The 21-year-old was one of three cricketers featuring in 2011’s spot-fixing scandal.
Cricket’s governing body has formed a five-member committee to consider a request from Pakistan that the conditions of Mohammad Aamer’s ban for spot-fixing be relaxed.
The 21-year-old paceman, regarded as hot property in international cricket, was banned in 2011 for five years for spot-fixing along with teammates Salman Butt and Mohammad Asif.
They were found guilty of bowling deliberate no-balls in return for money in the Lord’s Test against England in 2010. Butt was banned for 10 years with five suspended, Asif for seven years with two suspended, and Aamer for five. All three were also jailed by a British court in 2011.
Pakistan Cricket Board’s interim chairman, Najam Sethi, raised Aamer’s ban at the annual meeting of the International Cricket Council in London last week.
“On recommendation from the PCB, the ICC has constituted a five-member committee that will review and recommend amendments to the ICC anticorruption code and will also provide its suggestions to the ICC board on the ban related to Aamer,” said a PCB spokesman.
Any relaxation, if approved by the ICC board, would allow Aamer to use PCB facilities such as cricket grounds and gyms.
While announcing the ban on the three players, ICC tribunal chief Michael Beloff deplored the fact that under the ICC code, five years is the minimum punishment and suggested leniency in that regard.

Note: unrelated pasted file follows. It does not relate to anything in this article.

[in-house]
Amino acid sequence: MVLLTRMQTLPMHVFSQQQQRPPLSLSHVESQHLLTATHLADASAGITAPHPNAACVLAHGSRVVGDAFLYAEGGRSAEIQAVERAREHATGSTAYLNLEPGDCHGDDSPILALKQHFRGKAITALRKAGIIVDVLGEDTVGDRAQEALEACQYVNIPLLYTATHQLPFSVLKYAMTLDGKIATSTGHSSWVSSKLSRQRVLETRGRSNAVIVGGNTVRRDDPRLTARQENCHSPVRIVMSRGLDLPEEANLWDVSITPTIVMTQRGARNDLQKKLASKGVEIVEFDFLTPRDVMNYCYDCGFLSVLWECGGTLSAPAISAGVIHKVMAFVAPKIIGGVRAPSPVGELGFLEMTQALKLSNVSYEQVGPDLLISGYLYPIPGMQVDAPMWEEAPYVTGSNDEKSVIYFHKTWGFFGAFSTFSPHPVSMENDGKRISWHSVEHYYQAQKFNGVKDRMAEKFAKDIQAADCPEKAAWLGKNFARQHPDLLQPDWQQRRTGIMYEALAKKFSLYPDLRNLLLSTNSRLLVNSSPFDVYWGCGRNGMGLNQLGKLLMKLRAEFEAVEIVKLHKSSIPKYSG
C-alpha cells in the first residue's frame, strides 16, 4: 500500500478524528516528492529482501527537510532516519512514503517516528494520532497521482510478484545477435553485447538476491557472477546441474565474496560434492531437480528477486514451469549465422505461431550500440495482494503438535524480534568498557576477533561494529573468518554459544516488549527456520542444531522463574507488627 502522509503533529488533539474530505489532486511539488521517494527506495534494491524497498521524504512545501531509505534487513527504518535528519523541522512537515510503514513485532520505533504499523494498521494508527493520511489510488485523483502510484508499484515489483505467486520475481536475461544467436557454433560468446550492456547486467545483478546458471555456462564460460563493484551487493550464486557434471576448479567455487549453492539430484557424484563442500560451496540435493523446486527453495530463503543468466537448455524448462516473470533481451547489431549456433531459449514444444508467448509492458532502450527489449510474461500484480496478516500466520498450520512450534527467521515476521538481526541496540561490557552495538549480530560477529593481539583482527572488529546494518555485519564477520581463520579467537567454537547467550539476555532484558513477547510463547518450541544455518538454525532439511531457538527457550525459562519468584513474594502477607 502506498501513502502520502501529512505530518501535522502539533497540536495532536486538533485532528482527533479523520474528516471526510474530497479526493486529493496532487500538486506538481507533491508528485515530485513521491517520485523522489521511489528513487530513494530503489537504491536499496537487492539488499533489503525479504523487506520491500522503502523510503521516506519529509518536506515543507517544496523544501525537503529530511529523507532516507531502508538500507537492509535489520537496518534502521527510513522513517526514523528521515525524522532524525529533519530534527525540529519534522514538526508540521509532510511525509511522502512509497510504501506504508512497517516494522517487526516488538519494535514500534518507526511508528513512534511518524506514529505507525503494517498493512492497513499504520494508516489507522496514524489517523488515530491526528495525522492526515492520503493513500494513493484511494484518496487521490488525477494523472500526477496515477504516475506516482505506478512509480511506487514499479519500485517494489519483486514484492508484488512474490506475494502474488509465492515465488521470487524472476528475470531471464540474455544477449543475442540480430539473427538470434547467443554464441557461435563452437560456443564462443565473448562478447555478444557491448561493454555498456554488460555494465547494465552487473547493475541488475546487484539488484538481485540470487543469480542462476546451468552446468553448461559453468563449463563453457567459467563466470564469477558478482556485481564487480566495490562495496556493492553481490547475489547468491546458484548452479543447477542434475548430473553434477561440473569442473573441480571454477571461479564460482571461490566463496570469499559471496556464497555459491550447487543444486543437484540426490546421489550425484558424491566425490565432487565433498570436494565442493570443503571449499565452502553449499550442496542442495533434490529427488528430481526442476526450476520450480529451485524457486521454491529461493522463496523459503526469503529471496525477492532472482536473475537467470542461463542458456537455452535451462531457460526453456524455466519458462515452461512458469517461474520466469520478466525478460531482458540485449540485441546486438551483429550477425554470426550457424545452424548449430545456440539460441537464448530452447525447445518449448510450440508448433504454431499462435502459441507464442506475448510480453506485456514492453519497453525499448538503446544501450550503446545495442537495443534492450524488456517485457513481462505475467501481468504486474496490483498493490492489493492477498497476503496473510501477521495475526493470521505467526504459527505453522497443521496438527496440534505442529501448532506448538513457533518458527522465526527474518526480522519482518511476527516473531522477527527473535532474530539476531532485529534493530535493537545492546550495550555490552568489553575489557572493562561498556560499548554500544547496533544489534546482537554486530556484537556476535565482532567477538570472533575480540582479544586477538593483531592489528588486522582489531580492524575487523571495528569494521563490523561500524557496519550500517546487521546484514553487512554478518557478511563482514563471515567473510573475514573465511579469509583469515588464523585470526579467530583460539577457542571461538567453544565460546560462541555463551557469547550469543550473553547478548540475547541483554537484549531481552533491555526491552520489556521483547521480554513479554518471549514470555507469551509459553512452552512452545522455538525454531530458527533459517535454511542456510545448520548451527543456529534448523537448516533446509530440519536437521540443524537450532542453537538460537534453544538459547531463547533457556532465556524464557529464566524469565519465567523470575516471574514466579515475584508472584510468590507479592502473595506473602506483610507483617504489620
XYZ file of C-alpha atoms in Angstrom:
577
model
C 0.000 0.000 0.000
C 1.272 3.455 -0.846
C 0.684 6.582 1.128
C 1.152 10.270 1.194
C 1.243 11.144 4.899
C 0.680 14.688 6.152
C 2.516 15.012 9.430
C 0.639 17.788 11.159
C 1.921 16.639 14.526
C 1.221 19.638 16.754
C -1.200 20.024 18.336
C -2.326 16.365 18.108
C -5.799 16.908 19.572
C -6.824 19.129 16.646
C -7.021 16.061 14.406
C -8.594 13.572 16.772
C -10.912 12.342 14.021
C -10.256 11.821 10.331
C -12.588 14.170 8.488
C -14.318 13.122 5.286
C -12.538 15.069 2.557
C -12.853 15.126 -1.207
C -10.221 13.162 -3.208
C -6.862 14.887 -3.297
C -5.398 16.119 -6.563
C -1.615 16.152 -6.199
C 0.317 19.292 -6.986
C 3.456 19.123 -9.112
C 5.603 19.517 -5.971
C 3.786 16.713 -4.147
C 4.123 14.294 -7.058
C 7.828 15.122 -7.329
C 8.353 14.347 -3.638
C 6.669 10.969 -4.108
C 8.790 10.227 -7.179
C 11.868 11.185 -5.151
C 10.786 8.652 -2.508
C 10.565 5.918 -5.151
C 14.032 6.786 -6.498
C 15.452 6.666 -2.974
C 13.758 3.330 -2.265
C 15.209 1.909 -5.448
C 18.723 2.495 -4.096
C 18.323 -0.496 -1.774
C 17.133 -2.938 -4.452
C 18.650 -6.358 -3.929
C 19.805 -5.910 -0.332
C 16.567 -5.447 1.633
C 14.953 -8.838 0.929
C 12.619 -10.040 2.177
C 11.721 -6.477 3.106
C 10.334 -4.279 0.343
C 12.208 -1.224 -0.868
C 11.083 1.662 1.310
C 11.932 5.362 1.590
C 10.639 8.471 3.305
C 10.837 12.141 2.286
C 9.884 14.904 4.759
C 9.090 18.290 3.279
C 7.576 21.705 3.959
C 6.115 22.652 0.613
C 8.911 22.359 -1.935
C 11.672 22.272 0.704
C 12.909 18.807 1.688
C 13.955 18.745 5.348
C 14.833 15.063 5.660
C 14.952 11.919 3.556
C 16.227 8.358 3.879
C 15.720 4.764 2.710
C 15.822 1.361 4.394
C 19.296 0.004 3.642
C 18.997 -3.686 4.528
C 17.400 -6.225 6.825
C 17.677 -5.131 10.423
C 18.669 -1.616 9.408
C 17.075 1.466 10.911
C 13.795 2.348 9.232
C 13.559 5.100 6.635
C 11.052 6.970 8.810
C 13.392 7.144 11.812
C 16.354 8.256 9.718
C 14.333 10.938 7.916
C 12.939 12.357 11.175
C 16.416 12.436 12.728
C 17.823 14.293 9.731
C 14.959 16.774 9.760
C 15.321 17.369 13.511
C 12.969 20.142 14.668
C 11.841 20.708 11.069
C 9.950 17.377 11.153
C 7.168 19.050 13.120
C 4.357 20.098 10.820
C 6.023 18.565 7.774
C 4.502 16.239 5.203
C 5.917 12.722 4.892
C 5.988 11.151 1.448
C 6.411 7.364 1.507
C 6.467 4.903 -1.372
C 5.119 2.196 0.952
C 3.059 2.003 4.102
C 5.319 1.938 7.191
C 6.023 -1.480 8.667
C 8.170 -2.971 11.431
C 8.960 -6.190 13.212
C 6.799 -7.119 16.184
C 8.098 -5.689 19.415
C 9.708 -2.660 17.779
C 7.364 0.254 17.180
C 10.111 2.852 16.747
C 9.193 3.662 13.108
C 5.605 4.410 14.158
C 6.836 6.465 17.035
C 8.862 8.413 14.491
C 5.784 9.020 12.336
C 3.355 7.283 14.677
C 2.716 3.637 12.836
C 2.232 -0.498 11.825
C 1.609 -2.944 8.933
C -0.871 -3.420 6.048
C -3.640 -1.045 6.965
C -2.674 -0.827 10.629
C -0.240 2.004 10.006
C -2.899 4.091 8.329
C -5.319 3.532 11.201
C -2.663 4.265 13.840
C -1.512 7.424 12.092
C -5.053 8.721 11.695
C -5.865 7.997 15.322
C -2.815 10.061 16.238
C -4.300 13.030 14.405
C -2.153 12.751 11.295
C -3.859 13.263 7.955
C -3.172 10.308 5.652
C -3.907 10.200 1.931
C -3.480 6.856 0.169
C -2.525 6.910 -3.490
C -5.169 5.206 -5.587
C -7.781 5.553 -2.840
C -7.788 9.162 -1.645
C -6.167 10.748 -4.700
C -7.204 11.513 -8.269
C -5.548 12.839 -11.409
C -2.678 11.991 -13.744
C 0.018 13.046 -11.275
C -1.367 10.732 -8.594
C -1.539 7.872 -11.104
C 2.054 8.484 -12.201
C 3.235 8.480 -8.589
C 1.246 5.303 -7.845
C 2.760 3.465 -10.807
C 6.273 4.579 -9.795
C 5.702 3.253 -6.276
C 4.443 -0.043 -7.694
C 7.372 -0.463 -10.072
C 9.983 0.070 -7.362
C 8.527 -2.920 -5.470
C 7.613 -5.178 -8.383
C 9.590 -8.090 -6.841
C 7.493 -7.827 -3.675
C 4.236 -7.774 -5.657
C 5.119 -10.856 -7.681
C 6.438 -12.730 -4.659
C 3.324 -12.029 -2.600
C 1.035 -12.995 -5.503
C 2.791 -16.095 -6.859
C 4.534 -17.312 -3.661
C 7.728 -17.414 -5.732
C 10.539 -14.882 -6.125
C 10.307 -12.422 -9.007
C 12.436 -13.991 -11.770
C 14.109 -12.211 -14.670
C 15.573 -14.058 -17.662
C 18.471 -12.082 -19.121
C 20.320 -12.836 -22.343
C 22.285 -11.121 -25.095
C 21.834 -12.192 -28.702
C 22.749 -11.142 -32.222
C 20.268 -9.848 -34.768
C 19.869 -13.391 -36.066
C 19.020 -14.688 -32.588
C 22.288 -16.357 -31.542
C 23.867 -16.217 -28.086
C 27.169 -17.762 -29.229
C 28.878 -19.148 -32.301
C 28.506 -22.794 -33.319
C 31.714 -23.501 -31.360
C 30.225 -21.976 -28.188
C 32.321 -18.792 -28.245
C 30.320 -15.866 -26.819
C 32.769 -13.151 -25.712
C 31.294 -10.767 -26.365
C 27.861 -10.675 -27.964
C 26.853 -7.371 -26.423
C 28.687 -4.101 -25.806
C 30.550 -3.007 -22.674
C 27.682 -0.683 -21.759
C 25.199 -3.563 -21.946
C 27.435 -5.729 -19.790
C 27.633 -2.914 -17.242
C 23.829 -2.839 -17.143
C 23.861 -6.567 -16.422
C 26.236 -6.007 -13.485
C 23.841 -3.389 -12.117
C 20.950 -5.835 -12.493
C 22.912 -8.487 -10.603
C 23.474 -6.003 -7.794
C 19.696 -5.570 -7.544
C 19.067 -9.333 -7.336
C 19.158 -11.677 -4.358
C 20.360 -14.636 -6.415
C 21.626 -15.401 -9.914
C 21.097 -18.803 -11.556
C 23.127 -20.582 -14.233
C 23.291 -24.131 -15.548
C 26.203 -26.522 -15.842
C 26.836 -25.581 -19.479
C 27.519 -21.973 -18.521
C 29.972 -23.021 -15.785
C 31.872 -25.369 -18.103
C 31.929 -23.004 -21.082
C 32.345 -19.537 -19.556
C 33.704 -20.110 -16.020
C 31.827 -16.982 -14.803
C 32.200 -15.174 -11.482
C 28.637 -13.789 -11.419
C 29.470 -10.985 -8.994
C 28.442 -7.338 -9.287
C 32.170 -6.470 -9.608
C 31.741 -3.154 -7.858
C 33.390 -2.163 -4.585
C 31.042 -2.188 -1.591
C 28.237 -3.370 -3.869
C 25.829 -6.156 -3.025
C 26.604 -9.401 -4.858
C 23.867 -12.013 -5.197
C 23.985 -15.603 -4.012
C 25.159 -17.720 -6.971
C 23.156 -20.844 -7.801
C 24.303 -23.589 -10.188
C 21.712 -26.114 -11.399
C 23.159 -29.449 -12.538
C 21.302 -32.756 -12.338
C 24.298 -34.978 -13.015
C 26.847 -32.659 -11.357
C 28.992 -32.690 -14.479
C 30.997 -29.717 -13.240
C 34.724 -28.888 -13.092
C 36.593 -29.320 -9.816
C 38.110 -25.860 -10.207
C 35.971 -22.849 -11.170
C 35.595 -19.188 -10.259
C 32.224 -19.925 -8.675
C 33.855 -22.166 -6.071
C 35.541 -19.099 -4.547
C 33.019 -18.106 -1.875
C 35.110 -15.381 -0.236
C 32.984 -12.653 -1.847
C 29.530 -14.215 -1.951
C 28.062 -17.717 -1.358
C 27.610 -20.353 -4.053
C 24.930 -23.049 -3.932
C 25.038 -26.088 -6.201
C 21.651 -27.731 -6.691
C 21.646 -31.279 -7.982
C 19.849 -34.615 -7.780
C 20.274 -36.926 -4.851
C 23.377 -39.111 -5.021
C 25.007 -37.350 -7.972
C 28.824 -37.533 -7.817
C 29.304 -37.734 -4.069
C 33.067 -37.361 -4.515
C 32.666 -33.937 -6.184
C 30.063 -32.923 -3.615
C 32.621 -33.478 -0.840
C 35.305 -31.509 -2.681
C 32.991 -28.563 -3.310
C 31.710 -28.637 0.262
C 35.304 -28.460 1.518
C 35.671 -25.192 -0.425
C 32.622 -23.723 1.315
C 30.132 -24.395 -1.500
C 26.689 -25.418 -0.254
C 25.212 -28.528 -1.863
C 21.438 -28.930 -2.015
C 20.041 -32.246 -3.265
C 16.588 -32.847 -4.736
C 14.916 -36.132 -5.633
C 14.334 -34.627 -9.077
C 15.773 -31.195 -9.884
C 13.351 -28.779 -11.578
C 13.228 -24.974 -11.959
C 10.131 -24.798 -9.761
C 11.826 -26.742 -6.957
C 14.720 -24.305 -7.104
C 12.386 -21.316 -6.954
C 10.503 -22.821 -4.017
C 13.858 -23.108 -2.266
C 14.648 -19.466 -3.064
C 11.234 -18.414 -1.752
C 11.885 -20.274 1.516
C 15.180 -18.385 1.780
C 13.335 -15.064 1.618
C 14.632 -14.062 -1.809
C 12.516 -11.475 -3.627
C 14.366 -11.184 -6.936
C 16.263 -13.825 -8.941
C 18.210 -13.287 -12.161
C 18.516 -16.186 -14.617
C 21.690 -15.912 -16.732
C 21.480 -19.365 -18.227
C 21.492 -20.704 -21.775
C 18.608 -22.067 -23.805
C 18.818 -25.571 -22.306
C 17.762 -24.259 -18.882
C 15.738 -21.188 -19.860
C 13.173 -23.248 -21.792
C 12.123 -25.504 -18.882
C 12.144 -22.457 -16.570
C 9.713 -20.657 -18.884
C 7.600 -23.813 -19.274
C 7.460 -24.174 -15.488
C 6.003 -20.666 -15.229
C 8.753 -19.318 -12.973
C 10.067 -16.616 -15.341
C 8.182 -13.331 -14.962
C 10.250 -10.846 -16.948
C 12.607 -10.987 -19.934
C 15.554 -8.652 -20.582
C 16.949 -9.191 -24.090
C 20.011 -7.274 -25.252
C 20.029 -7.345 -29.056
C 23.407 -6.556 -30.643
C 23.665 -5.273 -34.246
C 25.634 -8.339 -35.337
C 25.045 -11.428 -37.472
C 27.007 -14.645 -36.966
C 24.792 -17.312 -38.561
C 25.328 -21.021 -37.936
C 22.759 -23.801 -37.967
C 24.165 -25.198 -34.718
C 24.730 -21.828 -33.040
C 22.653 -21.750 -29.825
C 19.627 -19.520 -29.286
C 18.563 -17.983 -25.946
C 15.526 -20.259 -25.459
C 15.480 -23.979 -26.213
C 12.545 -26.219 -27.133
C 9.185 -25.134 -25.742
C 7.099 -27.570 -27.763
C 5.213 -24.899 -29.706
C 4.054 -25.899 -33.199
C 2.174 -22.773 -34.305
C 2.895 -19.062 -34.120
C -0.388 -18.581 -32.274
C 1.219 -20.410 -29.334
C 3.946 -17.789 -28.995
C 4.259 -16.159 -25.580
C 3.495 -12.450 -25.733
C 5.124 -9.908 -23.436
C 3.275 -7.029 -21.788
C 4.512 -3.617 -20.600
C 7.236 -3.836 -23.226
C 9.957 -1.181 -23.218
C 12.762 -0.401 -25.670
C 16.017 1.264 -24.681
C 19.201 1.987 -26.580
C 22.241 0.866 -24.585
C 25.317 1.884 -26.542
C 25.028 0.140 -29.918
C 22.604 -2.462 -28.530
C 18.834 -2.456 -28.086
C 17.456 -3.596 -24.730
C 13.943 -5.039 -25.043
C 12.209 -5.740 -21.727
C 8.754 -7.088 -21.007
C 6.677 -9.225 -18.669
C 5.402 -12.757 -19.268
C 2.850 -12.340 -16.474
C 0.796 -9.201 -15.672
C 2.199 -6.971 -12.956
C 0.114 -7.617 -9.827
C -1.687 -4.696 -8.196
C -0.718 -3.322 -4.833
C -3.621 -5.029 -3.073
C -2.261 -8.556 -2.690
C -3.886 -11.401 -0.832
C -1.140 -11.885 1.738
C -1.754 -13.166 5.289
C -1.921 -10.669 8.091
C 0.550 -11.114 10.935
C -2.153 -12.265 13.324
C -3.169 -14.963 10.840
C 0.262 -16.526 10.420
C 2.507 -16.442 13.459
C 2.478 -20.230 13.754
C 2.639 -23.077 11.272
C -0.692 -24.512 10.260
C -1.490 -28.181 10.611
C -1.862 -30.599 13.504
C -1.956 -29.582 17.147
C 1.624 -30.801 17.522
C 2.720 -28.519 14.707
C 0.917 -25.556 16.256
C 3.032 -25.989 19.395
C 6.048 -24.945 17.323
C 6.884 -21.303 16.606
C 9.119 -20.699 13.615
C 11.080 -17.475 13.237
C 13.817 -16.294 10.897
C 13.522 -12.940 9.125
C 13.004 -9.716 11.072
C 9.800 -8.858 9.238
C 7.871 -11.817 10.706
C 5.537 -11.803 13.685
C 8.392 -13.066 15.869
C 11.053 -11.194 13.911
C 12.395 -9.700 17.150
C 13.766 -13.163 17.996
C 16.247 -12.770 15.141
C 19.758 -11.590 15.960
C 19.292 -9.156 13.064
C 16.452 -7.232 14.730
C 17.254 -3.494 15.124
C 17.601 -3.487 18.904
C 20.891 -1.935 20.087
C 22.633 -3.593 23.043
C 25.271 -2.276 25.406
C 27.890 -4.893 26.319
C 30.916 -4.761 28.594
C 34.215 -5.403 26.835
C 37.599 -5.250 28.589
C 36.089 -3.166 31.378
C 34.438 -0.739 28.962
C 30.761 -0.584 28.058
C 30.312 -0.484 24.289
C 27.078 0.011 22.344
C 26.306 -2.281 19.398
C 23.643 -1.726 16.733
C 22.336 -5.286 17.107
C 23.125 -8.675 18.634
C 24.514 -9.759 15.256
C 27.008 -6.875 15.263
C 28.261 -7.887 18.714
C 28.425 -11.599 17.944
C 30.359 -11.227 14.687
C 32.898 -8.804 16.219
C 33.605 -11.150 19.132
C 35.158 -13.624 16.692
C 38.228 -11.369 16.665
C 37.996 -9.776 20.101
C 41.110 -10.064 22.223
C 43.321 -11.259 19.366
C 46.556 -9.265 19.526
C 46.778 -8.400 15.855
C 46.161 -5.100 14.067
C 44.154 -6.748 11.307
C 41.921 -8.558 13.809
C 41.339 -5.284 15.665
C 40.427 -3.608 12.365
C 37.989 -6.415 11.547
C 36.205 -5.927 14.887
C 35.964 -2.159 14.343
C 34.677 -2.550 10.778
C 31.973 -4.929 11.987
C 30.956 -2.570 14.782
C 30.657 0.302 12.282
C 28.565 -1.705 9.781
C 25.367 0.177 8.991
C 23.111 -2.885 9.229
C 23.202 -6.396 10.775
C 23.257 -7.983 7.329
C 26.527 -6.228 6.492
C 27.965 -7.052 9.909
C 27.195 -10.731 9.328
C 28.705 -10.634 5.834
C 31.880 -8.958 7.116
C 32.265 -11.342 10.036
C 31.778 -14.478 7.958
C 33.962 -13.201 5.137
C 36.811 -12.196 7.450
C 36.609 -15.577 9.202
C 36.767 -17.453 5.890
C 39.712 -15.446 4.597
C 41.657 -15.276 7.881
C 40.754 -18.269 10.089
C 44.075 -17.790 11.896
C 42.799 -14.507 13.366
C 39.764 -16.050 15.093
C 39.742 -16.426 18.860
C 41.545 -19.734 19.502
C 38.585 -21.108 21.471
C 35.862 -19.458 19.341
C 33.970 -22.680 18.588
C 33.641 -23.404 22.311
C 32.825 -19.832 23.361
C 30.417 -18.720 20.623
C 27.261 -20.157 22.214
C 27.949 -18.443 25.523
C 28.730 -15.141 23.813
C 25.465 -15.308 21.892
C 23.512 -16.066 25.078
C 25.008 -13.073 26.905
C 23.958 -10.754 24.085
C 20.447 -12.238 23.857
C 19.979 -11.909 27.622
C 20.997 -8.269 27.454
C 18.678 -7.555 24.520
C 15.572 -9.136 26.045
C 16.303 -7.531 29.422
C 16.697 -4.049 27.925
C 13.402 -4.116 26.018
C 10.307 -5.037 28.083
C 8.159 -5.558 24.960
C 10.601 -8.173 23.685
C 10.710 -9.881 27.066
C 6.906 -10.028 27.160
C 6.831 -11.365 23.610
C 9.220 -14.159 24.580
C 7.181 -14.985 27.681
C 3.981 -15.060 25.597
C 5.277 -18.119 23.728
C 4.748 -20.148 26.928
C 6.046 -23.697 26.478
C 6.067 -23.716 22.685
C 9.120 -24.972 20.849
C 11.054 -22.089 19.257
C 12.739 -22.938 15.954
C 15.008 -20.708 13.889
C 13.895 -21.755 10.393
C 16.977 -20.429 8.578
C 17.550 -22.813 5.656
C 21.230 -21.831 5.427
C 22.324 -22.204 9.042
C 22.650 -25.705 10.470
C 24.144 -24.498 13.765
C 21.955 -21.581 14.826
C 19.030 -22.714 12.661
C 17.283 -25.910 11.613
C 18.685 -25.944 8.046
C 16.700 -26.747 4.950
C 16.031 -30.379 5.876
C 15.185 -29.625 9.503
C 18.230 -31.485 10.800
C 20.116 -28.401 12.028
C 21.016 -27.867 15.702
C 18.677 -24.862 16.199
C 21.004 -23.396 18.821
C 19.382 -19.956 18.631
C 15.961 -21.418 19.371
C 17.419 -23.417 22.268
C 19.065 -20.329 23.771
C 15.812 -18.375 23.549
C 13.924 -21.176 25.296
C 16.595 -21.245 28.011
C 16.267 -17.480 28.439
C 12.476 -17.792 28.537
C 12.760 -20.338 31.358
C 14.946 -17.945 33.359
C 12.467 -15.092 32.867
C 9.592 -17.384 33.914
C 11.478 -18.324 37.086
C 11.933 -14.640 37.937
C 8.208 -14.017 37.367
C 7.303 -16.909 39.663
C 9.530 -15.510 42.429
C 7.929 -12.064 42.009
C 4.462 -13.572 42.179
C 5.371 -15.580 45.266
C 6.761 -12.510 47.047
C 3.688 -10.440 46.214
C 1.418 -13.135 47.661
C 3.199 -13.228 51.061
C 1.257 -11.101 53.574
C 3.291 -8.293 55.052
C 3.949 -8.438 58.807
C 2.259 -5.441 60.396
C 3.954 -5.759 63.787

ICC committee chairman Giles Clarke, also chairman of the England and Wales Cricket Board, confirmed the formation of the committee. He said the PCB had pointed out that Aamer had collaborated with an ICC anticorruption unit, admitted his guilt, and apologized to fans, to Pakistan, and to the world community.
“In the light of Aamer’s cooperation and his public submission of guilt and his undergoing a rehabilitation program, I stated that I would be prepared with a small group, including Cricket Australia chairman and the representative of Singapore cricket association, to look into the matter,” Clarke said.
From 2008 to 2011, Clarke headed a special group to help Pakistan bring international cricket back to a country deeply troubled by Taliban and Al Qaeda-linked violence. Pakistan has hosted no top-level international cricket since militants attacked the Sri Lankan team bus in 2009, forcing teams to suspend tours to the country over security fears.
Clarke stressed the importance of banned players admitting their guilt and apologizing. “The two important things for these cricketers, who are either found guilty or implicated, is to come clean by recognizing their guilt and apologize and assist the authorities in cleaning up the mess,” he said. “They owe the Pakistan fans that obligation.” He added: “I am pleased that Salman Butt has now apologized publicly and recognized and admitted his guilt. That is the first step.”